'Adventure Time: Distant Lands' on HBO Max Is a Familiar, Welcome Return to Ooo

The first of HBO Max's four 'Adventure Time' specials features BMO on an adventure fit for a space cowboy.

adventure time distant lands bmo

In 2018, Pendleton Ward’s Adventure Time ended its eight-year, 283-episode run on as perfect a note as it could manage with its touching 45-minute finale, "Come Along with Me." The many stories and relationships between Finn the Human, Jake the (magic, stretchy) Dog, and the inhabitants of the Candy Kingdom passed into legend, and a new (large) boy and his compatriot far in the future were inspired by their tales to embark on adventures of their own. Though this conclusion was somewhat open-ended, the series was done, and Finn and Jake’s adventures would continue in our imaginations and reruns.

But, with the arrival of HBO Max, Adventure Time is back with Distant Lands (named for a line in the original show’s theme song), a series of four, hour-long specials focusing in on Ooo inhabitants familiar and new. The miniseries format is something the series had attempted in the past with mostly strong results, with Marceline the Vampire Queen’s family backstory recounted in Stakes, and a long-awaited explanation of Finn’s heritage in Islands.

The first of these new specials focuses on secondary character BMO (Niki Yang, as funny as ever), a sentient video game console who, in the original series, was constantly getting themselves into trouble during one of their many flights of fancy. Adventure Time Distant Lands: BMO decompresses that formula across an hour, with very charming and funny results.

The first of these new specials focuses on secondary character BMO (Niki Yang, as funny as ever), a sentient video game console who, in the original series, was constantly getting themselves into trouble during one of their many flights of fancy. Adventure Time Distant Lands: BMO decompresses that formula across an hour, with very charming and funny results.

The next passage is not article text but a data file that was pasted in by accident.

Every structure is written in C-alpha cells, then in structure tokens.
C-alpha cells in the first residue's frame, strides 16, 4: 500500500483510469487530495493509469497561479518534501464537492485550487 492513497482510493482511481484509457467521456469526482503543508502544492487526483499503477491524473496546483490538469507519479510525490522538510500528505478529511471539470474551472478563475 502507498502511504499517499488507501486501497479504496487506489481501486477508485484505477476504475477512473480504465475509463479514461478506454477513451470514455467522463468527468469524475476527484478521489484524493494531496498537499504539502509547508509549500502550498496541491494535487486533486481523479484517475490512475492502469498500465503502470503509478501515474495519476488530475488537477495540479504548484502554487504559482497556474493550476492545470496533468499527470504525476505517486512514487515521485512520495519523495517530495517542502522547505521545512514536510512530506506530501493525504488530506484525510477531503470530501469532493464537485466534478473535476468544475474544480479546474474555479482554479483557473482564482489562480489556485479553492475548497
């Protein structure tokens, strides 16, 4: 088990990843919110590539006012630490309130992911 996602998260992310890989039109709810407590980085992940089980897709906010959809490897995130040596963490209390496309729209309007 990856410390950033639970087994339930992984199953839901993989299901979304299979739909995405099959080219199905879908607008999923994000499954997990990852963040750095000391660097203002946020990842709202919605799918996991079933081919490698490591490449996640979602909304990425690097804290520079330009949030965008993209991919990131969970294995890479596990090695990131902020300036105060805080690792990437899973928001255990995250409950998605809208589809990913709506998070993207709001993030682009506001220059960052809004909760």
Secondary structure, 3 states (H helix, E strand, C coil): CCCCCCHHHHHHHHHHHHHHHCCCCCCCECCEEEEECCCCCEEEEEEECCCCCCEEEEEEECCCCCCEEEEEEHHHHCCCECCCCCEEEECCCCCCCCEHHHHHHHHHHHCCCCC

The special begins with a 3DCG trip through BMO’s robot body, but emerges in a scene that feels pretty traditional for Adventure Time, with a cowboy hat-wearing BMO performing a nonsensical but sweet country song about potatoes after observing some cosmic weirdness. For some unknown reason, BMO is headed to Mars, but is thrown dramatically off course as they stumble into a meteor shower, and encounter an alien orb with a single, giant eye. After it scans BMO and reacts with what seems to be delighted surprise, the little robot is dragged across the universe via a 2001: A Space Odyssey-style wormhole, landing in a space station referred to as The Drift. 

The new anthology format allows the series to play a little more with homage, as this episode skips right from one reference into another, as BMO literally lands straight in the middle of a conflict between two Mad Max-esque factions in, immediately making enemies of them both in a weird spin on the “man rides into town” format initially spin by Akira Kurosawa and Sergio Leone (I can’t believe I made this comparison either). It then takes another turn, as BMO is soon rescued by a humanoid rabbit named Y5 (Glory Curda). After being fixed up, BMO drags Y5 around on an adventure to save The Drift, sections of which are sporadically dying for reasons unknown.

The Drift has its own post-apocalypse going on, though segmented into biomes of different habitats like the original show’s Land of Ooo, it’s somewhat different -- presented as a sort of cosmic company town, started by all-too-familiar "utopian" tech entrepreneurs. Of course, BMO promptly declares themselves sheriff before leaping at every chance to fix the problems of people they’ve never met.

adventure time distant lands bmo

The Drift is run by a strange man named Hugo (voiced by none other than Randall Park), a tech magnate who acts with humility but still has his name plastered all over the town. If that wasn’t enough to set off alarm bells, there’s Hugo's immediately suspicious associate Mr M, a robot with the voice of Stephen Root (who very comfortably fits in with the show’s rhythms with a laidback but menacing cadence). The world is populated by a who’s who of voice actors, a mix of Adventure Time mainstays and newcomers, with Tom Kenny returning for background voices, as well as Anthony and Ashly Burch, even Dee Bradley Baker (maybe best known for the voices of Appa and Momo in Avatar: The Last Airbender). Despite all the new faces, they easily settle into the show’s trademark offbeat, occasionally dark humor (“You single-handedly saved everyone!” Y5 exclaims to BMO shortly before a cut to a single man who got spaced).